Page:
WHERE IS THE FESTIVAL?
Regular life, full of precautions and good sense, occupied by work every day, requires a break. But these breaks cannot be reduced to single moments that serve individuals as a time to rest from the weariness of work during summer vacations or on weekends.
The maintenance of order also requires times in which individuals are allowed to break loose, to do what is usually prohibited to them, to vent their tensions collectively, provided that it is in a circumscribed ritual. The audacities that have been permitted in every epoch in festivals - like the Carnival with its costumes and its insolence - bear witness to this social necessity and perpetuate it. Still today, though the impoverished celebrations scarcely separated from the monotony of daily life, one distinguishes in them some minimal vestige of past outbursts.
In Ivrea, Italy, the annual carnival is celebrated with the battle of the oranges that lasts three days and involves the participation of thousands of people. Sometimes, by the end of the first day, there are hundreds of wounded. It is easy to understand how a feast of this sort, transgressing the norms that regulate daily existence with violence, might appear like a different world to those who take part in it, a time of intense emotion and the transformation of one's being.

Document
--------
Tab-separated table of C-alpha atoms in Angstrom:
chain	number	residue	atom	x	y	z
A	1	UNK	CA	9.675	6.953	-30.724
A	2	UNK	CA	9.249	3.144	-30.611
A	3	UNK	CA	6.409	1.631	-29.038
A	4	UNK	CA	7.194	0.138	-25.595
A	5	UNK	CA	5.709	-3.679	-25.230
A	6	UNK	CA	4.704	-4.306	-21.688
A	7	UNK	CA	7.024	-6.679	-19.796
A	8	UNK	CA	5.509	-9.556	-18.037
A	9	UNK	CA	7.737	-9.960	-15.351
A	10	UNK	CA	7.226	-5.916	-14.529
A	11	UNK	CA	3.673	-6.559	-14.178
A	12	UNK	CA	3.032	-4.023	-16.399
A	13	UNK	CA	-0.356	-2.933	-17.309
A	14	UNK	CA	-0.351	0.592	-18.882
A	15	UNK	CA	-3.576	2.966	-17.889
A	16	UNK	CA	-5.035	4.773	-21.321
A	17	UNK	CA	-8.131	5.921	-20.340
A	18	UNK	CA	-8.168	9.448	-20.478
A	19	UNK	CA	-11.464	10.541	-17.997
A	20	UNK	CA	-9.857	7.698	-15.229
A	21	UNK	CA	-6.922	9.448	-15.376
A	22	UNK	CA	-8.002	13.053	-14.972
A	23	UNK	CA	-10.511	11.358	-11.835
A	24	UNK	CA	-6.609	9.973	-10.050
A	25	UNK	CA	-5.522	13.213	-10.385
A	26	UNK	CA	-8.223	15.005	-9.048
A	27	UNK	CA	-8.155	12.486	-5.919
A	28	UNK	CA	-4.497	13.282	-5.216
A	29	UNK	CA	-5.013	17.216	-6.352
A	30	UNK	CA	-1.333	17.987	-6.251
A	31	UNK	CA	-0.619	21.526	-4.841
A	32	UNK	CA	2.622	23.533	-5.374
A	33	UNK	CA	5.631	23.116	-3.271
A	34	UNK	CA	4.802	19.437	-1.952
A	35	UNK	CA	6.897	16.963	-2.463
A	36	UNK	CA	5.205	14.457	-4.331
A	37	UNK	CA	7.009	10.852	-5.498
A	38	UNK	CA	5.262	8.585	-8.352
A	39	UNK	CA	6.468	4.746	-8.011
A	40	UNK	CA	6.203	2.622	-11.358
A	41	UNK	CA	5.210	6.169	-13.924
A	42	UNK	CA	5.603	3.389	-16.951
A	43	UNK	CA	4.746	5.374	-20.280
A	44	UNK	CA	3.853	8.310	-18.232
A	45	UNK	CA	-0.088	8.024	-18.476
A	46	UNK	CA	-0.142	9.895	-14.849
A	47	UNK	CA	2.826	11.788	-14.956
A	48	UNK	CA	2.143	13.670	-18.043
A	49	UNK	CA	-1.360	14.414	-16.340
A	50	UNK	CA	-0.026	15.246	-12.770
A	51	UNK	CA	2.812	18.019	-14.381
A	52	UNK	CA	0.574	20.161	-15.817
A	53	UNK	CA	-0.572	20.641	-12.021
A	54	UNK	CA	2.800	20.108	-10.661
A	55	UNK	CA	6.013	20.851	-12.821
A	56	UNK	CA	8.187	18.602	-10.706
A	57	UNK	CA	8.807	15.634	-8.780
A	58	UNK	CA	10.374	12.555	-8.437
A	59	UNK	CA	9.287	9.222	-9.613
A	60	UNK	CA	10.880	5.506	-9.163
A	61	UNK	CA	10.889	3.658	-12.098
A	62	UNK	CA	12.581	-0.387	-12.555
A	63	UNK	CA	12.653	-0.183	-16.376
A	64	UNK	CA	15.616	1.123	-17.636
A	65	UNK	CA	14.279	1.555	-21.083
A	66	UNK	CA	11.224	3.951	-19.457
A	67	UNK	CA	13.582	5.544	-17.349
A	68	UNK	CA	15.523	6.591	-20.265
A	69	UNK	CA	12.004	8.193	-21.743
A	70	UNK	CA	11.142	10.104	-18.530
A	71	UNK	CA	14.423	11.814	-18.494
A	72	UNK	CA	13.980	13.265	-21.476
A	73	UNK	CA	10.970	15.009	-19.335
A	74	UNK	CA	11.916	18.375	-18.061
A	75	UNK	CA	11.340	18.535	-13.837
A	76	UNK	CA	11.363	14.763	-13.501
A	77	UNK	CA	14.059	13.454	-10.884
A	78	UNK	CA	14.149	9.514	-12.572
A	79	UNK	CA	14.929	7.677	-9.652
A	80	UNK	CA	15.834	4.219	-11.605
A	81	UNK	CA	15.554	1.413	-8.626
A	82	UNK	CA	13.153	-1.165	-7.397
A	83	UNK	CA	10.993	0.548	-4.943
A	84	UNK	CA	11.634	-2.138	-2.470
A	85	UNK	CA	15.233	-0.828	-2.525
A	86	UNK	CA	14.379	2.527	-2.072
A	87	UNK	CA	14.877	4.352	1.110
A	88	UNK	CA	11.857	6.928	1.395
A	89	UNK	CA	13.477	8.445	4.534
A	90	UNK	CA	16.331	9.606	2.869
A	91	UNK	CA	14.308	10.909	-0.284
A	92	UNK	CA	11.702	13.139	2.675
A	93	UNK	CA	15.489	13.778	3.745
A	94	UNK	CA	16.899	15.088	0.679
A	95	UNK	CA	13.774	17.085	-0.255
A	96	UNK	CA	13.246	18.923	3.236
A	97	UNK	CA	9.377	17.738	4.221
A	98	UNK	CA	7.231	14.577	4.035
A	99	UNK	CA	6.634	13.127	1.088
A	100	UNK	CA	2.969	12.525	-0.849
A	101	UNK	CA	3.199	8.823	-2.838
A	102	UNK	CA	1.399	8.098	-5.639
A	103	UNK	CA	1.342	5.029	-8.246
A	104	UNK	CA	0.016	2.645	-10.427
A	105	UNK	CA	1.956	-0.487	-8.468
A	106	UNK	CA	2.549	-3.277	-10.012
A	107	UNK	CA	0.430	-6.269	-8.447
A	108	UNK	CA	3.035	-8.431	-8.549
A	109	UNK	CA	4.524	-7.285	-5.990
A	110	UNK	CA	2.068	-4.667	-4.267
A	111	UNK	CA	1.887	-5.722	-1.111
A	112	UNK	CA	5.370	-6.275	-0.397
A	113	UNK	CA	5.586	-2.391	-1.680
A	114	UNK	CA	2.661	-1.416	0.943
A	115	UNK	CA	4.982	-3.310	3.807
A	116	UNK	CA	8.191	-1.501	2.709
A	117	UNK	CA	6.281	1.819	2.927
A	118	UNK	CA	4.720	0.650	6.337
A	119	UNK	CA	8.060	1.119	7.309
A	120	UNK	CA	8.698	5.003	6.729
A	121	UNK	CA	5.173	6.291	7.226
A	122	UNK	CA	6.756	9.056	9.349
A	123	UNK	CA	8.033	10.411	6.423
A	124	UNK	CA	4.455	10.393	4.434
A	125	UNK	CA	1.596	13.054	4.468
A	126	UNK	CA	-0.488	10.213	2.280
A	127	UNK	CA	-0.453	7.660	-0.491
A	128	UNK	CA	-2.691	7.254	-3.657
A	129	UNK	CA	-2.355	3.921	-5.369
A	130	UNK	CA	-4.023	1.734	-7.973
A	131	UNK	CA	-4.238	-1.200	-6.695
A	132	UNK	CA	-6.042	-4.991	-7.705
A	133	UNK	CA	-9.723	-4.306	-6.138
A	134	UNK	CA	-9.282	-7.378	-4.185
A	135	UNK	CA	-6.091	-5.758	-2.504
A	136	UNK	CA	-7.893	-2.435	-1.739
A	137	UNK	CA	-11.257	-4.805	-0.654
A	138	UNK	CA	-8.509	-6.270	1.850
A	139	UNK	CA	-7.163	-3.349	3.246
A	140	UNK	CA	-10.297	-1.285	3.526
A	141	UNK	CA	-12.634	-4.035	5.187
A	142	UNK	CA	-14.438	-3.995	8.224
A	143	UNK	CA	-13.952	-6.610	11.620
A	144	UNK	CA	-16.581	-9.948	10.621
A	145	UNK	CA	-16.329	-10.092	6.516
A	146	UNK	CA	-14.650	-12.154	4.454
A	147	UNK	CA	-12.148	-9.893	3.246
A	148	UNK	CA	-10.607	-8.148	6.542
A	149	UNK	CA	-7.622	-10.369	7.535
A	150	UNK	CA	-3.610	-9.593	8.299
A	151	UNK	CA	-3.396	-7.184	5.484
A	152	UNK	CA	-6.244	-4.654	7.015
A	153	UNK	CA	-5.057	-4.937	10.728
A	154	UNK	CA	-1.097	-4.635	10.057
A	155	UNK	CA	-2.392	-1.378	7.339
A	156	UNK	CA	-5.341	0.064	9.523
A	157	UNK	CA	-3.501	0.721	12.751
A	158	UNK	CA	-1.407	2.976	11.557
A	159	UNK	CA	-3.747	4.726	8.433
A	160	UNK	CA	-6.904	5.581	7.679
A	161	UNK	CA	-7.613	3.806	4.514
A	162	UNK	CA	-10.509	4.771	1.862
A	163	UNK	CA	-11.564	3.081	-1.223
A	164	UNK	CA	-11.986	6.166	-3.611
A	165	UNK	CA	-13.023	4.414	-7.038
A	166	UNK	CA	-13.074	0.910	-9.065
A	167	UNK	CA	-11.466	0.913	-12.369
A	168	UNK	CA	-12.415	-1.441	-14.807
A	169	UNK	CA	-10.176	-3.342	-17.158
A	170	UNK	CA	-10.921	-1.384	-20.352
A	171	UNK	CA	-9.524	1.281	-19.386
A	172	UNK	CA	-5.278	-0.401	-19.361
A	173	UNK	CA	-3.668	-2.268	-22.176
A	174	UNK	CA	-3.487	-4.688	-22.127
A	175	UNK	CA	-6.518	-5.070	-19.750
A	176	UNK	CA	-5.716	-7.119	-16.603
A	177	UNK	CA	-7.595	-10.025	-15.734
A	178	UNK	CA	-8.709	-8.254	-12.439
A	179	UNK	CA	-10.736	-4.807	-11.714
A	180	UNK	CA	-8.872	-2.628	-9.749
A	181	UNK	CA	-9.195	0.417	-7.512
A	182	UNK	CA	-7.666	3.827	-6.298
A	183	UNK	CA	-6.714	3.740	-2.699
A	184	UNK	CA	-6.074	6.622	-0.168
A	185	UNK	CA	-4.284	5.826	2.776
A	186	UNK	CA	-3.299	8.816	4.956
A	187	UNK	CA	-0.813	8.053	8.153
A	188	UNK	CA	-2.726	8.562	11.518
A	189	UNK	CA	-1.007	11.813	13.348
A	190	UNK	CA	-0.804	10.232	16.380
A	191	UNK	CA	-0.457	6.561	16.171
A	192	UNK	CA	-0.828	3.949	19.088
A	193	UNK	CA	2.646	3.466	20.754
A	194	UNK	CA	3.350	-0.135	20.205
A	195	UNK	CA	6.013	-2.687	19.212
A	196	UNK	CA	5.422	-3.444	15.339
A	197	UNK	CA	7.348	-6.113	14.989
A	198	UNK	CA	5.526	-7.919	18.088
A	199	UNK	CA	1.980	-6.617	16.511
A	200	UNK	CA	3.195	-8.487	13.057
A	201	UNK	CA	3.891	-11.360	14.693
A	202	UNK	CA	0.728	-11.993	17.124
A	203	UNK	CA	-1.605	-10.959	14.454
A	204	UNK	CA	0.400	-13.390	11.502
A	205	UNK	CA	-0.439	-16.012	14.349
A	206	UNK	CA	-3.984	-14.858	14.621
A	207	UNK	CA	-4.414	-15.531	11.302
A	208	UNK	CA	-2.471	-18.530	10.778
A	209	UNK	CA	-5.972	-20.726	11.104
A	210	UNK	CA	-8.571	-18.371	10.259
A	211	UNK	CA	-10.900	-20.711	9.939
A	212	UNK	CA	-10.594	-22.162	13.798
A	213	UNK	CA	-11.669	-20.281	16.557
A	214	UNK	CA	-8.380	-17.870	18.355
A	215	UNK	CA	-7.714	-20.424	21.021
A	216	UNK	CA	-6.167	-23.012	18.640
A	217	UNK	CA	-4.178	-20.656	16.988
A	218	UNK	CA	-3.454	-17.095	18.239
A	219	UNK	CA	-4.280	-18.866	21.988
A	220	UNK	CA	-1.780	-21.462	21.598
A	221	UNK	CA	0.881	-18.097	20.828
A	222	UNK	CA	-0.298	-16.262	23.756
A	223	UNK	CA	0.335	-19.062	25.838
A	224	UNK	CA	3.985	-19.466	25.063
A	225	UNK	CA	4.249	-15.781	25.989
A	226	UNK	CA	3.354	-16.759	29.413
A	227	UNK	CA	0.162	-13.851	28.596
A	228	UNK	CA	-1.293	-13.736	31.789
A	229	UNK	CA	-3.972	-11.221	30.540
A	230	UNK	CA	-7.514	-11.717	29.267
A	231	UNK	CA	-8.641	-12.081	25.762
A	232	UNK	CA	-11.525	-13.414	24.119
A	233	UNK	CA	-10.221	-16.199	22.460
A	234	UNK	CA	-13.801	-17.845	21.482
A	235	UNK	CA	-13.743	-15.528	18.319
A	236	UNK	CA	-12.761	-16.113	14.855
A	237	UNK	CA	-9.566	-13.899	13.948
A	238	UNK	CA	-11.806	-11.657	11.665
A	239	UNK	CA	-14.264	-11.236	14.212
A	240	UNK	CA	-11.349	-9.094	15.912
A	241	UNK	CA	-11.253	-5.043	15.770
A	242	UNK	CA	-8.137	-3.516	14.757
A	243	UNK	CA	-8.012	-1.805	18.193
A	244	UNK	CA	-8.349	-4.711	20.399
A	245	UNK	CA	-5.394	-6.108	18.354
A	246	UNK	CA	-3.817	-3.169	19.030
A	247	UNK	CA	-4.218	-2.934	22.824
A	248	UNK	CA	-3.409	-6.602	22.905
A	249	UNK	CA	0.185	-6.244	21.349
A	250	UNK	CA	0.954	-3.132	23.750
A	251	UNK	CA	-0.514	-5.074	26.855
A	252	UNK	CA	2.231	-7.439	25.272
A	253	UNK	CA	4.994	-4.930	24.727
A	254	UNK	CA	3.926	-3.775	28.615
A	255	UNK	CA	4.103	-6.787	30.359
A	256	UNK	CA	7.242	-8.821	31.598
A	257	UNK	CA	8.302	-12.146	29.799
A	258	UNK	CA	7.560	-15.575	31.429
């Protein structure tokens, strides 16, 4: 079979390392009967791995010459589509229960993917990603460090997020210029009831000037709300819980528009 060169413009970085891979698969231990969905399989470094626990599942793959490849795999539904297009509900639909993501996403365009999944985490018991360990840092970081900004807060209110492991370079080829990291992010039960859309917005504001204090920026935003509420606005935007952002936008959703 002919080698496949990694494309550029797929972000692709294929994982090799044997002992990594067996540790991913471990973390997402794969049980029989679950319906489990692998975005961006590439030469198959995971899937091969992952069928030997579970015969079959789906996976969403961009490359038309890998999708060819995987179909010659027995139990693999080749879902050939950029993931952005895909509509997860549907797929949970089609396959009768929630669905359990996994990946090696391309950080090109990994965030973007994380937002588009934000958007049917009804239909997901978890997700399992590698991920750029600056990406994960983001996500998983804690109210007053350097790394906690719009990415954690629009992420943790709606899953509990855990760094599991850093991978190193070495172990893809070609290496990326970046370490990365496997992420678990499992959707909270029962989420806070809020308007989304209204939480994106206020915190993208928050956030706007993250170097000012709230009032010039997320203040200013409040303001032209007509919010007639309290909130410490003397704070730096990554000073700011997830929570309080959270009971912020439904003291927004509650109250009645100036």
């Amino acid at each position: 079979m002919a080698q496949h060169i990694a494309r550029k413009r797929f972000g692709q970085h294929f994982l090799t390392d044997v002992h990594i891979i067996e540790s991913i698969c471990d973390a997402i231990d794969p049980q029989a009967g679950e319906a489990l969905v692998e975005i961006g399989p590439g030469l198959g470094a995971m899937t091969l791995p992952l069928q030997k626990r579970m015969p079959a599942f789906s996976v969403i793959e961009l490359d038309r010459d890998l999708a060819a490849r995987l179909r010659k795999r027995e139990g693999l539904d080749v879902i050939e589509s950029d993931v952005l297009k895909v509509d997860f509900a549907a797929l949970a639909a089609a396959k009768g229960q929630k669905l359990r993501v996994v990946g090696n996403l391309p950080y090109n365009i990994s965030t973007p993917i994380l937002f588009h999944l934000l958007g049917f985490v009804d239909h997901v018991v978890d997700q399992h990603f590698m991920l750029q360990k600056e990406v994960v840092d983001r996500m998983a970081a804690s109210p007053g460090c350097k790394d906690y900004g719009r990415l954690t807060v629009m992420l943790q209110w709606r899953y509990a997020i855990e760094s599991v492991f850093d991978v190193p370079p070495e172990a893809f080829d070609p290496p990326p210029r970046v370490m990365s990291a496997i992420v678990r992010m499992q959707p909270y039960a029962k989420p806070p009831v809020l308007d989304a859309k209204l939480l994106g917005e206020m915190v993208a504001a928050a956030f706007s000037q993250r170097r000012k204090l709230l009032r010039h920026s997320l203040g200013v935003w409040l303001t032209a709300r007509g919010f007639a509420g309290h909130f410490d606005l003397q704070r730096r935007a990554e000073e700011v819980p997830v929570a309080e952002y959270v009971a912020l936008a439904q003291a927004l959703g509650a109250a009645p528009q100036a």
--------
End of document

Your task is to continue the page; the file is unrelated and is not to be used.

But the manifestation of this exuberance, of this relative feeling of freedom, is allowed only on the condition that it is limited and circumscribed in time and space. In short, the festival becomes the parody of revolt - like the carnival in Ivrea that was instituted in the medieval era following a revolt, in order to give the people a way to give vent to their powerlessness,, but without putting Power in danger.
But at bottom, how many of us do not live on the memory of one festival and in the hope of another?